March 30, 2015

Our recurring “Unpacking” series digs into the deeper meaning of commonly used terms and trends in the supply chain world that prompt a lot of questions. You can read all of the previous entries here.  

Today we’re unpacking value-added services and the kind of additional activity that your business can incorporate into this final few miles of the supply chain.  Continue reading Unpacking: Value Added Services in Order Fulfillment

July 11, 2014

Ours is an industry of jargon, as any of you who’ve ever had an extended conversation with a logistics professional probably know (hopefully we’re not too guilty of that!)

Filled with shipping acronyms, technological terms and  transportation abbreviations, understanding our world can sometimes require a good look a Google… unless you read this blog!

kitting gift box
Kitting can be a tastier subject than you’d think! | Image Credit: Angie Six

We want you to understand exactly what we’re talking about, even when it requires using industry shorthand to explain a complete process. That’s why we’re starting out ‘Unpacking…’ series of posts, which will feature a quick, plain English explanation of a term from our industry.

Today is seems fitting to start on the assembly line, to explain what we mean when we refer to ‘kitting.’


What Is Kitting?

Kitting is the part of the order fulfillment process that  assembles individual products into ready-made sets. This can be gift boxes, promotional packages, or anything in between that requires distinct items  to be put together to form a set, which is also known as a ‘kit’.

Kitting services benefit businesses in a number of ways:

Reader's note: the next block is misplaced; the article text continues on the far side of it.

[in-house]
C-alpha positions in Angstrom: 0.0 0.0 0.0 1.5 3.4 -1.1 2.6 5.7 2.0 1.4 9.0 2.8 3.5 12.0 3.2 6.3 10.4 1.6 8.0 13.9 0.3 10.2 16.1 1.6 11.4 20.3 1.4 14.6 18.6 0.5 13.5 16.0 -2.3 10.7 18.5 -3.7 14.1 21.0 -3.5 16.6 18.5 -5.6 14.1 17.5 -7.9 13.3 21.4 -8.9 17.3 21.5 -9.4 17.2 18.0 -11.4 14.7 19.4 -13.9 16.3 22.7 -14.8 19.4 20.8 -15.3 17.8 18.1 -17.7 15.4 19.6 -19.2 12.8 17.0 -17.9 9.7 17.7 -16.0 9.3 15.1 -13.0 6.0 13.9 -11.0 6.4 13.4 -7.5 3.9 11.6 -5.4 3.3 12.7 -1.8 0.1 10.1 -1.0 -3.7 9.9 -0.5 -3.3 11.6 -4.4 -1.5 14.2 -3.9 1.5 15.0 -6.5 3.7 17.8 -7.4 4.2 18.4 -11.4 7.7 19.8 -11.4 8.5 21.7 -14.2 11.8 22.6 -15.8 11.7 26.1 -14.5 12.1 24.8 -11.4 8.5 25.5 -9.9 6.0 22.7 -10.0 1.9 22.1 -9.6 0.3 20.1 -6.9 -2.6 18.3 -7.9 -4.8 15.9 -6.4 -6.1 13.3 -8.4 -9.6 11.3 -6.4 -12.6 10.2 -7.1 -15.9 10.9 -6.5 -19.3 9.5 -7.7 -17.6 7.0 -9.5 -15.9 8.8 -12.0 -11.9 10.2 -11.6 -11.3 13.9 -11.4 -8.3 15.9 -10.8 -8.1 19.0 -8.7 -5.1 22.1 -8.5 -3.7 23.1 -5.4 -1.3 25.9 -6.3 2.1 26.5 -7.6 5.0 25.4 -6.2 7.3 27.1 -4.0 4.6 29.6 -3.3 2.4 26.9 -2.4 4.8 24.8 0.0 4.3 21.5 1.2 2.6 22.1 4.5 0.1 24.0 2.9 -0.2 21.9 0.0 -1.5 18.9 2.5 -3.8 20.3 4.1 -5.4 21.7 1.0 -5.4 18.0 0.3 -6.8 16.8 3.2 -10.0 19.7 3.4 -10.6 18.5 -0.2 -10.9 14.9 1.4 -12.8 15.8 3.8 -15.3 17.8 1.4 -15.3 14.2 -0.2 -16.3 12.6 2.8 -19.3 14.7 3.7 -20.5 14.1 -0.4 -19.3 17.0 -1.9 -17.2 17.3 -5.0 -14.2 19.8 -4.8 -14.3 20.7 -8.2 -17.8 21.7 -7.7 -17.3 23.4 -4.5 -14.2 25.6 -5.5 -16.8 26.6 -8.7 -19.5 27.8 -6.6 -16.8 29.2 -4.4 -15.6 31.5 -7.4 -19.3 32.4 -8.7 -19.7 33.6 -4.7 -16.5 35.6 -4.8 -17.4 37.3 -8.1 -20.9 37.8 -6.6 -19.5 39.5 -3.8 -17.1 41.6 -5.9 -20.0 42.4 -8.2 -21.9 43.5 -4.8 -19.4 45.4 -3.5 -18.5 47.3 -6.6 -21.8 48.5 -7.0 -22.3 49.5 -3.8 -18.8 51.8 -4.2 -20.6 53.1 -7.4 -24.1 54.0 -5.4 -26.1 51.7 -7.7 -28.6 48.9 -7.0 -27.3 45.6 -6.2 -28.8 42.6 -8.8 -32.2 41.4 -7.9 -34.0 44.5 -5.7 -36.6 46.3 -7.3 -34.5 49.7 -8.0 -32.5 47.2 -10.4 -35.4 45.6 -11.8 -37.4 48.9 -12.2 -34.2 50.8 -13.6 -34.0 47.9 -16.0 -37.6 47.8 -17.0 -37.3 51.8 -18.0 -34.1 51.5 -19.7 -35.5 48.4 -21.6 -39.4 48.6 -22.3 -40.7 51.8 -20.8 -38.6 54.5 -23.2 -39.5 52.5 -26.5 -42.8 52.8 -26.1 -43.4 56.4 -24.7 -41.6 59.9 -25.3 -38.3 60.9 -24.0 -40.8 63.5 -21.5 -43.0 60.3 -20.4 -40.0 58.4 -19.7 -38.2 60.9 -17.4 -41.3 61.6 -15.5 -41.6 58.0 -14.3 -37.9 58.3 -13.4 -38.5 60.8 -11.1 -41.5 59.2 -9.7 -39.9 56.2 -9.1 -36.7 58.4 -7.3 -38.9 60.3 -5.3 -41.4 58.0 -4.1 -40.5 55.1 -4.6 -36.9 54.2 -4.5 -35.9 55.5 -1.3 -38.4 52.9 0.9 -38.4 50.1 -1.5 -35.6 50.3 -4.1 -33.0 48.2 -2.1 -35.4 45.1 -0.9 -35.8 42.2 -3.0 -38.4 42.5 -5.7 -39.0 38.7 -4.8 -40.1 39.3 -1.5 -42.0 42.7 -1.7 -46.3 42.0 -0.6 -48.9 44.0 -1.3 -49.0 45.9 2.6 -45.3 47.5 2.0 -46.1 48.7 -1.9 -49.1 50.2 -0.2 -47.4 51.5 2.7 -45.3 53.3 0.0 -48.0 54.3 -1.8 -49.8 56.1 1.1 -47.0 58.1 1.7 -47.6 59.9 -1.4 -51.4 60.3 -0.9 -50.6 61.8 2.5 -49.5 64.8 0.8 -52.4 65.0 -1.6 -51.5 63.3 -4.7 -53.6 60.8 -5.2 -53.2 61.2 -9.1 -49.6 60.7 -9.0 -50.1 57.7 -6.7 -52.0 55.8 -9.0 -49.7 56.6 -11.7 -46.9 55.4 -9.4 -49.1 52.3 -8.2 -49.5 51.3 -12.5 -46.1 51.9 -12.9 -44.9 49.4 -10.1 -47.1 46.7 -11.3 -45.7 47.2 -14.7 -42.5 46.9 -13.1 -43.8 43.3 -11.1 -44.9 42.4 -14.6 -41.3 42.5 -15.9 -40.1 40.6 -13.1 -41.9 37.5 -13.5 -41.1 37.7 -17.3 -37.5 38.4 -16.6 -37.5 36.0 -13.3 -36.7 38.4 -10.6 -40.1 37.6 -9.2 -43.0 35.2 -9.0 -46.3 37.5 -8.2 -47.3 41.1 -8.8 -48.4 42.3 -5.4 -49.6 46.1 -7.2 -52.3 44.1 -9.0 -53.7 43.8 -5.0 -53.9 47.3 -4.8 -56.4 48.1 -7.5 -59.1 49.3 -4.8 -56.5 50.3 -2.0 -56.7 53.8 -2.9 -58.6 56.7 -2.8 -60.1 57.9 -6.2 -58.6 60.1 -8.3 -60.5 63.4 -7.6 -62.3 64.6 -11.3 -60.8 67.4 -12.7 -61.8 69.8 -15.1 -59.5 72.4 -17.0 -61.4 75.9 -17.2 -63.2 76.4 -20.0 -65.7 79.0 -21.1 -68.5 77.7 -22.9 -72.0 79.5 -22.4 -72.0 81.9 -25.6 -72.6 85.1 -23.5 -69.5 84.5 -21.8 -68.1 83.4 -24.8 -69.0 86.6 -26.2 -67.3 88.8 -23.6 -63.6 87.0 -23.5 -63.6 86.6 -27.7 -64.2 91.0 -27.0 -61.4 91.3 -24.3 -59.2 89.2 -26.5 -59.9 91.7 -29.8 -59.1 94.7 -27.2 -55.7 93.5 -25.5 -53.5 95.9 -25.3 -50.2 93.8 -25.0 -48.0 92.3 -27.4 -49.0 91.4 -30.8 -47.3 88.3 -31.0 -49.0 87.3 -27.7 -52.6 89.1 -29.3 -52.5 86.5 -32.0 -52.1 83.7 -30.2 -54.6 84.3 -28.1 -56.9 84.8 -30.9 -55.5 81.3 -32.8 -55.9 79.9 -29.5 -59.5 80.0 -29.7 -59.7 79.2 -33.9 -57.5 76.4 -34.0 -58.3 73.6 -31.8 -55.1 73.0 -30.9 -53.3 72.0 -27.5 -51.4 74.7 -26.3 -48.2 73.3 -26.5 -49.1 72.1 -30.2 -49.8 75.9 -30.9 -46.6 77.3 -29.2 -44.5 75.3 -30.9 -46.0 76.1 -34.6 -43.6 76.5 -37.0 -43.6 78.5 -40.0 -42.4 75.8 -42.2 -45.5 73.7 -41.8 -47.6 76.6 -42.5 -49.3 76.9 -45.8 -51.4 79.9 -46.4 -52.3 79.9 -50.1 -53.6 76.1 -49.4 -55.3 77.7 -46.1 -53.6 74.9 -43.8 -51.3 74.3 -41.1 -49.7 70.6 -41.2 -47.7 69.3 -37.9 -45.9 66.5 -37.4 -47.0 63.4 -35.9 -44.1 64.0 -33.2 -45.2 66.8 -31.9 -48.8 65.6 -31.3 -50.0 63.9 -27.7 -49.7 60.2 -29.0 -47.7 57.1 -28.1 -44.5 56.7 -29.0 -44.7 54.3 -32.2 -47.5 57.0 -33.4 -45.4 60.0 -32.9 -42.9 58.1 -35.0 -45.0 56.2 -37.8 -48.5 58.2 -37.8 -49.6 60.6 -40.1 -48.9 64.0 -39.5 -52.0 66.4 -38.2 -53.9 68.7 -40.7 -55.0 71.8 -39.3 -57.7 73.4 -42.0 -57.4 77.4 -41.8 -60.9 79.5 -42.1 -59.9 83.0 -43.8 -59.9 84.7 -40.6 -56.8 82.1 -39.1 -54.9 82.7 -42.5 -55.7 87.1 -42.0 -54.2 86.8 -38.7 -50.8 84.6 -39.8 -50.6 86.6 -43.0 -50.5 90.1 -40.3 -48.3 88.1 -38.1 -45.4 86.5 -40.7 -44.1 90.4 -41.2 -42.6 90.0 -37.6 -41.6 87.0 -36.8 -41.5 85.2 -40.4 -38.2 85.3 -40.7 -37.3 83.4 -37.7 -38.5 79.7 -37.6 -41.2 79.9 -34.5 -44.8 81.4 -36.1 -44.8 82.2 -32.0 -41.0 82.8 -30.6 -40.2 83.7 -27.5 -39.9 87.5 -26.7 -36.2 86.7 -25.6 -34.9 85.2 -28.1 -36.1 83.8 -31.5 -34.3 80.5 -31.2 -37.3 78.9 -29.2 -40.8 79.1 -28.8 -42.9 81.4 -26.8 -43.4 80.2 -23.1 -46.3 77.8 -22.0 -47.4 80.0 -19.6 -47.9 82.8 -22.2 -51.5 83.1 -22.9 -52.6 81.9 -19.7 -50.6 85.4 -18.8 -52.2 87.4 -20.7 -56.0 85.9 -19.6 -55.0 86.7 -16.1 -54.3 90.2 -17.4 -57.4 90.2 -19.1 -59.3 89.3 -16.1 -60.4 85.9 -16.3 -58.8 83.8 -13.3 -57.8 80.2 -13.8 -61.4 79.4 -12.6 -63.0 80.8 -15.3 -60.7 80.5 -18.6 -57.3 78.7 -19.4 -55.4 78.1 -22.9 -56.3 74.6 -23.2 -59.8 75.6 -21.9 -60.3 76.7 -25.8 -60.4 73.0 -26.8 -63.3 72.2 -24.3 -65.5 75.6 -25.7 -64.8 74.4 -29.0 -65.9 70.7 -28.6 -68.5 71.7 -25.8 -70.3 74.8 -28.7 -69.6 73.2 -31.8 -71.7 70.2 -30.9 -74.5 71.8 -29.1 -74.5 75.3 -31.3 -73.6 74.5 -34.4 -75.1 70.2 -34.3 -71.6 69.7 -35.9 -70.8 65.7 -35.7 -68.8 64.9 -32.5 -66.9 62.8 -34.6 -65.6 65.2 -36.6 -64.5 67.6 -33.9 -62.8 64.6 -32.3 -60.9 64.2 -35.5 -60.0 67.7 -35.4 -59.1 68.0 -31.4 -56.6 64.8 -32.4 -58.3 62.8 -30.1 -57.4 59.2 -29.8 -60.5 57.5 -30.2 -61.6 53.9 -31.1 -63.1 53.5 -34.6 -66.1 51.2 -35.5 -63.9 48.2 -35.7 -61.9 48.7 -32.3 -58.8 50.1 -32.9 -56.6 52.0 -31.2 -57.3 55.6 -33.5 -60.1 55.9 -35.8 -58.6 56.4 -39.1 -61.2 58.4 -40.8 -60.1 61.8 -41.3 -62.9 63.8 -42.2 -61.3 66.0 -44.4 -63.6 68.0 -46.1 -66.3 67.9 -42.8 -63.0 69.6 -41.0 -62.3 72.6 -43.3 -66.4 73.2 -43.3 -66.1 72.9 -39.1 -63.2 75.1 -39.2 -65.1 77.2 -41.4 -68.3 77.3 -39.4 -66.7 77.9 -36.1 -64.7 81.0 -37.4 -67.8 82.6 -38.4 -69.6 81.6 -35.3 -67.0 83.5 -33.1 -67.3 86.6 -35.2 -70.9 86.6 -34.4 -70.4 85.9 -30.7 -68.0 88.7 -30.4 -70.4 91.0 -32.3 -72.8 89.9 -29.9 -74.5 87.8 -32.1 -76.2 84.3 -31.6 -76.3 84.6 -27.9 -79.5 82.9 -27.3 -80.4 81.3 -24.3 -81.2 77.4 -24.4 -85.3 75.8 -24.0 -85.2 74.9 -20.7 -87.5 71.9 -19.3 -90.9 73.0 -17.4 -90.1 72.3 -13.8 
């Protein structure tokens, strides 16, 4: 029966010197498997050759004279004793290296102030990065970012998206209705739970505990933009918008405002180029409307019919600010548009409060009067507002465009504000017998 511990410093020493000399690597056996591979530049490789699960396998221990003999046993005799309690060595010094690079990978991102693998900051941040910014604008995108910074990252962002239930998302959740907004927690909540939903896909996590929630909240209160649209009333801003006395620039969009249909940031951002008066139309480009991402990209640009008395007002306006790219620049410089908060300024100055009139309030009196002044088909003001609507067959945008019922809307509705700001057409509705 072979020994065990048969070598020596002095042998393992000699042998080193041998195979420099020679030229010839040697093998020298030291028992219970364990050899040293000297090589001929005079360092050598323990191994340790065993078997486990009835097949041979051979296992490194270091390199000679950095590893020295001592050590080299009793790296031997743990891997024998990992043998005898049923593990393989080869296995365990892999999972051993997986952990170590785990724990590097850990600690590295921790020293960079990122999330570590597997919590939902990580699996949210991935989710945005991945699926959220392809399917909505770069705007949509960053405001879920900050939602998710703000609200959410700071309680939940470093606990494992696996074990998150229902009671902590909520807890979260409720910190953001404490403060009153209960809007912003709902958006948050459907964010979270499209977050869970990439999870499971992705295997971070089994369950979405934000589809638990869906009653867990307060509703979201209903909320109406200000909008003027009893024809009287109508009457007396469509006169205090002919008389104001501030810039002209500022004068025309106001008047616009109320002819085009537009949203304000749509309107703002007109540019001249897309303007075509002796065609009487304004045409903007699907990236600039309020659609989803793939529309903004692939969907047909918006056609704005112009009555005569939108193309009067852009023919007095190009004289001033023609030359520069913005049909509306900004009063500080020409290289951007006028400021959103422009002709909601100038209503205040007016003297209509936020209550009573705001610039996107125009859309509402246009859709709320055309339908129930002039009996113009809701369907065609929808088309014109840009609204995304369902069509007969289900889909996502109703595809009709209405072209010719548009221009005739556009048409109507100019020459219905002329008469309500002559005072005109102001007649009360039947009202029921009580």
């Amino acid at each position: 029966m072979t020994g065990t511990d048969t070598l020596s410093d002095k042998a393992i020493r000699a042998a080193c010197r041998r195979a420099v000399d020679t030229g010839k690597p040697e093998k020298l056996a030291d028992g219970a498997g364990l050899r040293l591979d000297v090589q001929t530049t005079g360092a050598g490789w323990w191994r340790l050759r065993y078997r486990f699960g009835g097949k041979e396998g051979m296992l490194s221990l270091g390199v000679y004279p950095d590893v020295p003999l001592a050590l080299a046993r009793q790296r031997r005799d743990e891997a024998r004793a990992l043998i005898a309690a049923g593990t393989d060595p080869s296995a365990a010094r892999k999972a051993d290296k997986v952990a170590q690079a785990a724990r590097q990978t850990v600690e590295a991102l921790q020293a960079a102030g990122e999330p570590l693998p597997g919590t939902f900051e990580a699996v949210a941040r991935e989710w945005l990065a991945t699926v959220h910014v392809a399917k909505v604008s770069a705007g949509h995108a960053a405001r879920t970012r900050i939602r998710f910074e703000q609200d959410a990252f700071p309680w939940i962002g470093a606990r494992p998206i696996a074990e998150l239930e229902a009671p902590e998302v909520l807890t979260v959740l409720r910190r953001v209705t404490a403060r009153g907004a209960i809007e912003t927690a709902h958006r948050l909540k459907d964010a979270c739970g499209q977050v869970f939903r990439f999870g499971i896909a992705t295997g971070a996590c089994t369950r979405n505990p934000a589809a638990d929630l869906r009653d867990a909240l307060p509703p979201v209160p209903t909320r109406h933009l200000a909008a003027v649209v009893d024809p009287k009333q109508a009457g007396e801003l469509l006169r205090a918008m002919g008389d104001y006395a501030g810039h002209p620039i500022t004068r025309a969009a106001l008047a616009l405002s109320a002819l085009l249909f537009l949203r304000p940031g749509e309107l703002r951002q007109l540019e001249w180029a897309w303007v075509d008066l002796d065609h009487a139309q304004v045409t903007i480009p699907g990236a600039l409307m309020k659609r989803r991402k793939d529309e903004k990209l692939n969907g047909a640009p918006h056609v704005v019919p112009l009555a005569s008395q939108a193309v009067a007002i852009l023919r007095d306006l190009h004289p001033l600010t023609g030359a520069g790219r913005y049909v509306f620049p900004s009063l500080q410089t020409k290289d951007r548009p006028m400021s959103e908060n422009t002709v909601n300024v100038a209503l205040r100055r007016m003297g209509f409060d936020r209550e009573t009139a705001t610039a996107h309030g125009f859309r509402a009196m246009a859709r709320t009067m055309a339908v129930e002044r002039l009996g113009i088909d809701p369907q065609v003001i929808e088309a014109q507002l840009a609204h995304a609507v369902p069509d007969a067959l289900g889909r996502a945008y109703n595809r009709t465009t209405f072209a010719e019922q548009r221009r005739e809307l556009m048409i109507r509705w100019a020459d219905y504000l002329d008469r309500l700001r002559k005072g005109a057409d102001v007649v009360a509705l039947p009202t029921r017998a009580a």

• Adds value to the standard order packing and fulfillment process, creating more attractive product packaging and other elements that end customers enjoy.
  • Saves time on bringing together products that consist of many parts, especially when those parts come from multiple suppliers.
  • It brings several goals together in one when product fulfillment is also used to add promotional literature like catalogs or coupons.
  • It provides a quick and easy way to broaden your product range, by bringing existing items that complement each other together in a new.
  • Kits can be created at a location closer to the distribution point, minimizing handling errors and the potential for breakage.

So now that you know a little more about where kitting fits into the assembly process, here’s Capacity LLC’s Director of Assembly, Emily Siegert, to talk about how we go about it:

We’ll have a more in-depth look at how your business can get more from the assembly line next week, so stay tuned to our on Facebook Twitter and Google+ streams to keep up to date!